Pork and chicken fat is making a comeback as a natural fat alternative. This fat, otherwise know as lard, is fat from an animal in both rendered and unrendered forms. It is used around the world as a cooking fat, an alternative to butter as an ingredient in baking. Lard can be obtained from any part of an animal with a high amount of fatty tissue. High grade lard will have little to no flavor. With contemporary interests in organic alternatives to vegetable oil, the perception of lard has changed over time to have a more favorable, authentic image. Lard sourced from pastured animals is a rich source of vitamin D, and contains healthy monounsaturated fats. While the export of nut and vegetable oil has a significant impact on the decline of animal fat export, Germany continues to garner significant levels of export income from traditional, meat-based fats.
Top Pork Lard And Chicken Fat Exporting Countries
The top exporter of pork and chicken fat is Germany, with a value of $100,066,000 in 2015. While lard is a niche product, it is more popular in Germany than any other major European market. A classic German recipe is Shmalz, rendered animal fat sprinkled with salt and flavored with onion or apple, used as a spread on toast instead of butter. Germany exports an hefty 53% of their rendered pig and poultry fat to the Netherlands. Denmark follows far behind with 9.1% of German imported fats, and the United Kingdom a close third, at 8.5%.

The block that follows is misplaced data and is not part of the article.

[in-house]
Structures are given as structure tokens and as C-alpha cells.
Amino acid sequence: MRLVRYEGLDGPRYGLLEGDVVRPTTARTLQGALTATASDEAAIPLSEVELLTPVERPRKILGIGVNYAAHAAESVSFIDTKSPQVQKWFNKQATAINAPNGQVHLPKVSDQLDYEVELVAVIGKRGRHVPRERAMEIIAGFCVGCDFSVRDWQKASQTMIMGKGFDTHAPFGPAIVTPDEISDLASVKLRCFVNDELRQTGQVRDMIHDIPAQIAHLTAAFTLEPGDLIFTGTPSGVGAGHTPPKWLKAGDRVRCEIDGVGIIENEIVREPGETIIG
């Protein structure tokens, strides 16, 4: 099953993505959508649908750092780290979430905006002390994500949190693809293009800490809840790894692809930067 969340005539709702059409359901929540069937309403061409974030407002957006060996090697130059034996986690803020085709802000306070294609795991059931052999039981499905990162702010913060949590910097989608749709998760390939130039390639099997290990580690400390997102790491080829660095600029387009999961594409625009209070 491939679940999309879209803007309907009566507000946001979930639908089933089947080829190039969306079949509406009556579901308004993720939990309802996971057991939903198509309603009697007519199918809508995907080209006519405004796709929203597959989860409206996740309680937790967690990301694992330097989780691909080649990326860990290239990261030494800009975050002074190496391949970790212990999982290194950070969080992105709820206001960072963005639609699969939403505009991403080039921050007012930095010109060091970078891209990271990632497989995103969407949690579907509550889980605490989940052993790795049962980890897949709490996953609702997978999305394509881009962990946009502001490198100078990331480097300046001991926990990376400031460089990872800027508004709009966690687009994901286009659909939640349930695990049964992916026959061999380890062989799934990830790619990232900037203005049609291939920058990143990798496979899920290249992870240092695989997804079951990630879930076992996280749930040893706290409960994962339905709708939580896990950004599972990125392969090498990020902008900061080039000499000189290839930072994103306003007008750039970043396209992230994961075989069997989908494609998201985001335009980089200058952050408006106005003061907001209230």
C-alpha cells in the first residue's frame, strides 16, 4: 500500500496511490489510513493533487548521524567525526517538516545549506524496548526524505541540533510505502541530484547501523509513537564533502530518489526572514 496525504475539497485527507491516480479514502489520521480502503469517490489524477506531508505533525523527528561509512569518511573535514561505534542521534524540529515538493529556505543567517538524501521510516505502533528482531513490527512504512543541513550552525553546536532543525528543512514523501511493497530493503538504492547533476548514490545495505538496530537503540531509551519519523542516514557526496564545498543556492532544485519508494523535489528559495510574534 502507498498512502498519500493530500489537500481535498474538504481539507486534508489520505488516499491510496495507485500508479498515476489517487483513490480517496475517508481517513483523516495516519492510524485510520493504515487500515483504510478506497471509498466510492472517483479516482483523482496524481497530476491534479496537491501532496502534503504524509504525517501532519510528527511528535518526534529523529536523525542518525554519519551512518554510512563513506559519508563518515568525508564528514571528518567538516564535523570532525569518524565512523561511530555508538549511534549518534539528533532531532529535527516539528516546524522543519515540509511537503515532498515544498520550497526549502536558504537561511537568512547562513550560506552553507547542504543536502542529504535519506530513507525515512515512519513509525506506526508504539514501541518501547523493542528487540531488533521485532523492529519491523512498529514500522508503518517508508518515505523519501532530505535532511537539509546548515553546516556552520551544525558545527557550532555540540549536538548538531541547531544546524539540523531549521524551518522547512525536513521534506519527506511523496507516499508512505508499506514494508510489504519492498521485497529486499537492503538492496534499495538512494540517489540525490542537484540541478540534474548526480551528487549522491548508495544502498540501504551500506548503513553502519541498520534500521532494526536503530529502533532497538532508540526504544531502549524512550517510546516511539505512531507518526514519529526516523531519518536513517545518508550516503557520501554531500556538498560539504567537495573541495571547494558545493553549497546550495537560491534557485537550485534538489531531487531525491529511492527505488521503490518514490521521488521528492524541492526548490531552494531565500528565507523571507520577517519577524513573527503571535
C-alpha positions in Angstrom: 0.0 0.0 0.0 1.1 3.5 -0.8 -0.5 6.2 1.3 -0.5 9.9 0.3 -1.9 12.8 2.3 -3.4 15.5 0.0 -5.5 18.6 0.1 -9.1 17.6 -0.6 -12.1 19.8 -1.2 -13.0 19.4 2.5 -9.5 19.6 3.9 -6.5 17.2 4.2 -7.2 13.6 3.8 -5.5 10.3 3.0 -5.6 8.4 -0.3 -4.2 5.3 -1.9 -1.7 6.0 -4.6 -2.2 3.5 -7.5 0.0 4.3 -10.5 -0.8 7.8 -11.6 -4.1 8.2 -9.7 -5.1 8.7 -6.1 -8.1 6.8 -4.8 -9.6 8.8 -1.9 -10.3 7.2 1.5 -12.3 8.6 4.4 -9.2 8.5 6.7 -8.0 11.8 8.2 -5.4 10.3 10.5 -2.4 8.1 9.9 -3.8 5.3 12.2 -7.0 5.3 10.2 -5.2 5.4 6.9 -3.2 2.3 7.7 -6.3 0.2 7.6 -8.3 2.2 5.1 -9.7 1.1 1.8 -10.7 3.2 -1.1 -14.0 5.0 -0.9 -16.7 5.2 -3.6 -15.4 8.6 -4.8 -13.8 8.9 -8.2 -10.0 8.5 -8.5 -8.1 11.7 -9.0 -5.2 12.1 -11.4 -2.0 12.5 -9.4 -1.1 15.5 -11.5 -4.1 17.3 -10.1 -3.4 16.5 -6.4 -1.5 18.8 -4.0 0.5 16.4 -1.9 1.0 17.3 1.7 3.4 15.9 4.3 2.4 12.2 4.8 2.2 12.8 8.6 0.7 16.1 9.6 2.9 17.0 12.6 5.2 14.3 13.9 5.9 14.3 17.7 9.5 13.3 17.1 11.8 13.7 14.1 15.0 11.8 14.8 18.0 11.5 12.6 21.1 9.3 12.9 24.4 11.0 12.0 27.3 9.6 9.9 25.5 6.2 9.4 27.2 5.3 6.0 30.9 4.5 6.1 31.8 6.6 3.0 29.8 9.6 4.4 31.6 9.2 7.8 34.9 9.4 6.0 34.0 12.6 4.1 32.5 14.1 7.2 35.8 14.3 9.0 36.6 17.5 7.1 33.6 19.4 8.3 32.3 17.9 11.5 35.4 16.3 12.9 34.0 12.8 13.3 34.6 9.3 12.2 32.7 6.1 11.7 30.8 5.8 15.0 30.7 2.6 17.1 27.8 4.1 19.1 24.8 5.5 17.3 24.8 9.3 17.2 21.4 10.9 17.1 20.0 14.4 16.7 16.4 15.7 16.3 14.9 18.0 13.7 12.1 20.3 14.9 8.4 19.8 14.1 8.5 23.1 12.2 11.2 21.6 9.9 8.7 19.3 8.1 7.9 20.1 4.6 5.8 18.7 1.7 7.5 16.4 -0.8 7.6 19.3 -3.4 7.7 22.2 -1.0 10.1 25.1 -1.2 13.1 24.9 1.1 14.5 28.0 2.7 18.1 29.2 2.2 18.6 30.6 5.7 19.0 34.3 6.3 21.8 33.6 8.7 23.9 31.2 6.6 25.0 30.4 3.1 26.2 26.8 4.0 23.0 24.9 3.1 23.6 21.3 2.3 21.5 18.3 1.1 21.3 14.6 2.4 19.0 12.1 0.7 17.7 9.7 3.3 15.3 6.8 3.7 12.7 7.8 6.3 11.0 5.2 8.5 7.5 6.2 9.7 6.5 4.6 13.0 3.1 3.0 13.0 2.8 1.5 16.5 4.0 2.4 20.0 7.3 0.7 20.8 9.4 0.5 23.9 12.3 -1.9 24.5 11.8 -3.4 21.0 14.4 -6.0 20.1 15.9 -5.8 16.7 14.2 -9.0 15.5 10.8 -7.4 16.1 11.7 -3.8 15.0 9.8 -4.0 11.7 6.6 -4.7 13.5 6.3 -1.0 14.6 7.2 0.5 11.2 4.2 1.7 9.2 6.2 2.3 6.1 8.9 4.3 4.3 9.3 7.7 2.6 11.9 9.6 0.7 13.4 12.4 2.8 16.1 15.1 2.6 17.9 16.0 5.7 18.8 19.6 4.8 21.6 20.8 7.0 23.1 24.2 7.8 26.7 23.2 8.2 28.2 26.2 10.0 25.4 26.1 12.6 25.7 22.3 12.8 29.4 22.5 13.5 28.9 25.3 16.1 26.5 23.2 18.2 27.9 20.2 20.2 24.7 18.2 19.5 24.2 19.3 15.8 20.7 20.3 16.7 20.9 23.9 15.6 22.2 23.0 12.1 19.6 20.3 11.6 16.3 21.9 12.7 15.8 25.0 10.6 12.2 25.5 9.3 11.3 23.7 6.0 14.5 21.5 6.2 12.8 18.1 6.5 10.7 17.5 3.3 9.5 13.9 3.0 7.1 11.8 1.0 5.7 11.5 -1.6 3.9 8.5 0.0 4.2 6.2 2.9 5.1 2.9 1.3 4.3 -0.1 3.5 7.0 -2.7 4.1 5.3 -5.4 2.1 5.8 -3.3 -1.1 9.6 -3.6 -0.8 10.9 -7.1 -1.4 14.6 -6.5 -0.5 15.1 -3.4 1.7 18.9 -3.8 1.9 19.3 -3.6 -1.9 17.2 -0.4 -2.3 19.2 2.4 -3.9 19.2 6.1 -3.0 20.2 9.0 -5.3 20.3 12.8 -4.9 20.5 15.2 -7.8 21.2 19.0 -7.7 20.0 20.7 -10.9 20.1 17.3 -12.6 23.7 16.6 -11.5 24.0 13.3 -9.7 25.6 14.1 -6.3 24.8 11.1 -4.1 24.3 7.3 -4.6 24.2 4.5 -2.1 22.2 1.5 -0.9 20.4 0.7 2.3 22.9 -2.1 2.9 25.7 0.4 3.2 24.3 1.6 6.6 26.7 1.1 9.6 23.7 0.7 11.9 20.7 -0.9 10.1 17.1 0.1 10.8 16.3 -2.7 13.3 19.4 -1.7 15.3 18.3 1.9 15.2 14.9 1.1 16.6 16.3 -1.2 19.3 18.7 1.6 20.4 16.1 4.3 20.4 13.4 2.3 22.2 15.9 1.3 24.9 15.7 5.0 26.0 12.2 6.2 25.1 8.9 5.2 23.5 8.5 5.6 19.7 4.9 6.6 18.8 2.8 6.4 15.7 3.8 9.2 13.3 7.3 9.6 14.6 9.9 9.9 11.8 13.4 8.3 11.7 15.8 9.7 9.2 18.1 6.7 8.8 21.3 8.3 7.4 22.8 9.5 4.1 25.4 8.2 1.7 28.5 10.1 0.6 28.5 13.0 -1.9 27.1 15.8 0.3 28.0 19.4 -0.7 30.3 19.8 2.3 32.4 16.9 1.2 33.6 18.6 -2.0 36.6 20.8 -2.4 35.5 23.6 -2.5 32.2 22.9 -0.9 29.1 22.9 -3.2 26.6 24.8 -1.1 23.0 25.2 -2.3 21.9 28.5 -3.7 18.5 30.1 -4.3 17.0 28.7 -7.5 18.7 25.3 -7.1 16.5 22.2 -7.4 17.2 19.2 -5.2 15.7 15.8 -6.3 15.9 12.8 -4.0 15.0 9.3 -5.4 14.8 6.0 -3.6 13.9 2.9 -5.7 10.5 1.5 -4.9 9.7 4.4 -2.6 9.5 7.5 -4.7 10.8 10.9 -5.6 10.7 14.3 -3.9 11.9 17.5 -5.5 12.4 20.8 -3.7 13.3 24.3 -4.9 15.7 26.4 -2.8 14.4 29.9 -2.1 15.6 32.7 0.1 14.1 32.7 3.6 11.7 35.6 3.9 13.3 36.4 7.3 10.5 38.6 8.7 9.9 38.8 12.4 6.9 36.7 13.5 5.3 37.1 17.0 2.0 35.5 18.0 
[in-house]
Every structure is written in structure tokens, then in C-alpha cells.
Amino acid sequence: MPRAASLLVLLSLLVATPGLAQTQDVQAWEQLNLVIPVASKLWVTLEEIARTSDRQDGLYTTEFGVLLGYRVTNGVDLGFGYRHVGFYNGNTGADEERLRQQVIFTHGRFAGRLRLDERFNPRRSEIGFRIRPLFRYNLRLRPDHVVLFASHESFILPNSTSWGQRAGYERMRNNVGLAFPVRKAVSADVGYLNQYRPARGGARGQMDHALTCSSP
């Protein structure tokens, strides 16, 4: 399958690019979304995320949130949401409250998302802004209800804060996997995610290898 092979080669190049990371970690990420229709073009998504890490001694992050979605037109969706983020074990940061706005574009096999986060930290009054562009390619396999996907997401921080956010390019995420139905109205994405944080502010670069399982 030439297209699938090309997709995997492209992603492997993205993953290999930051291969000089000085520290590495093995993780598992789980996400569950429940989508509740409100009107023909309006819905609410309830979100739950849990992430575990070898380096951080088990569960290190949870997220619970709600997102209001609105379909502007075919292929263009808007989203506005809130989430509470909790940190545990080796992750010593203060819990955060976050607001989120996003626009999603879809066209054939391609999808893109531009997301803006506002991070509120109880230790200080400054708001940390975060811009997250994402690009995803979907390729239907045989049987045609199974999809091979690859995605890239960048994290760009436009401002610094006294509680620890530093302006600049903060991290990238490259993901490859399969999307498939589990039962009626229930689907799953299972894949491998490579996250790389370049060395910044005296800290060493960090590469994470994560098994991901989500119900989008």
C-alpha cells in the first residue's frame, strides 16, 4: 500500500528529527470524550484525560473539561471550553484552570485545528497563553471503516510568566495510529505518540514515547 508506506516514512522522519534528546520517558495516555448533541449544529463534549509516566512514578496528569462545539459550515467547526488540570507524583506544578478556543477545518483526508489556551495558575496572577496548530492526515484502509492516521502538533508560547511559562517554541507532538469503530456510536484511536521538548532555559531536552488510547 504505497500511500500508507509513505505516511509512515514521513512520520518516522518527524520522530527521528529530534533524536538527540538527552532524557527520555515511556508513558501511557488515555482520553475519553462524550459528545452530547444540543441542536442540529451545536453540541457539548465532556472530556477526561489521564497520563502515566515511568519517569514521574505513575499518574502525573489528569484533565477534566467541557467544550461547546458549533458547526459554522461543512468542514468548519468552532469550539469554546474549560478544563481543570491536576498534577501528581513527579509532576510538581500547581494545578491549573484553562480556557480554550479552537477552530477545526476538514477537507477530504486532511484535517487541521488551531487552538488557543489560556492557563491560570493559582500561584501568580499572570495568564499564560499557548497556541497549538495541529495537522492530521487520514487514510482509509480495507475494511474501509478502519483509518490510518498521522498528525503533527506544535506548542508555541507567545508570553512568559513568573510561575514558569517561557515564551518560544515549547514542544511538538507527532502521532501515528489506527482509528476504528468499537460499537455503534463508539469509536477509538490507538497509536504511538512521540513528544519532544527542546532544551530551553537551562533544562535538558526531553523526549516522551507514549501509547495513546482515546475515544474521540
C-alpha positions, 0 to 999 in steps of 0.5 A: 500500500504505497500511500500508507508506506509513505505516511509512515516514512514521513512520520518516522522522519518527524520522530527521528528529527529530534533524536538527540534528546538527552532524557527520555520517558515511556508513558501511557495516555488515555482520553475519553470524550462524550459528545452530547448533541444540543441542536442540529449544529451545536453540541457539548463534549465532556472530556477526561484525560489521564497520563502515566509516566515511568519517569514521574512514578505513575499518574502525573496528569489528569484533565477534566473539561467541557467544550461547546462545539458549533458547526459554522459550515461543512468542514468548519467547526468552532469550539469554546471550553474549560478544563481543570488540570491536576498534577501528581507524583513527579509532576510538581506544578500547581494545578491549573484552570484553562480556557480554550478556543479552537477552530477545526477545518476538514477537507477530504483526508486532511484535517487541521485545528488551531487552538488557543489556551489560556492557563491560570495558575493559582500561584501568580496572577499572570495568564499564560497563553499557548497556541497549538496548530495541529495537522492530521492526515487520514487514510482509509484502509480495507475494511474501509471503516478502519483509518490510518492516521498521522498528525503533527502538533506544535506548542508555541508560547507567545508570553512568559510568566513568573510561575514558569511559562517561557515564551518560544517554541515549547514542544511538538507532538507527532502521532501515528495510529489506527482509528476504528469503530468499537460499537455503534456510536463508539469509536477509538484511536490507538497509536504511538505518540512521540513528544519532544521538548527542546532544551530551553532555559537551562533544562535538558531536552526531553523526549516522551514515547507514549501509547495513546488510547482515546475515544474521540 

In 2005, Spain exported $61,017,000 worth of animal fat to countries, including neighbors Portugal, France, Italy. Curiously, Cuba imports 19% of Spanish produced pig and poultry fat.
Canadian markets exported $45,339,000 worth of pig and chicken fat. Not unlike Germany, the import of Canadian animal fat is dominated by one hefty purchaser, with an incredible total of 76% going straight to their southern sister, the United States of America. Still, a small amount of Canadian pig and poultry fat is exported overseas, 5.1% to Nigeria, 3.6% to New Zealand, and 3.2% to Hong Kong.
The massive production of animal fat in Germany does not prevent them from importing from other nearby countries. In 2015, Poland exported $36,308,00 of animal fats, and Germany imported nearly a quarter of it, followed by France, which imported 18%.
With the Netherlands’ hefty import of animal fats from Germany, it is a wonder they have time to produce and export their own, but in 2015, the Netherlands exported $32,998,000 in pork and poultry fat. They import 22% to German, 20% to Belgium-Luxembourg, and 15% to France. However, their large industry does not prevent them from importing 17% of the entire world’s produced animal fats!
Gloal Market for Pork and Chicken Fat
Lard has been spread on bread for generations, but brands are expanding beyond traditional horizons. Consumers are seeking out sustainable, natural options for manufactured products, and traditional processes are reassuring. Changing perceptions in consumers have brought in artisanal options from gourmet kitchens, with pork and chicken fat being presented as premium products. Traditionally, lard is used in Asian deep frying and as an all-purpose cooking oil. Rendered pork and chicken fat can also be used to produce soap. While the rising popularity of vegetable-based products may challenge the animal-based fat market, these traditional products are not going away any time soon.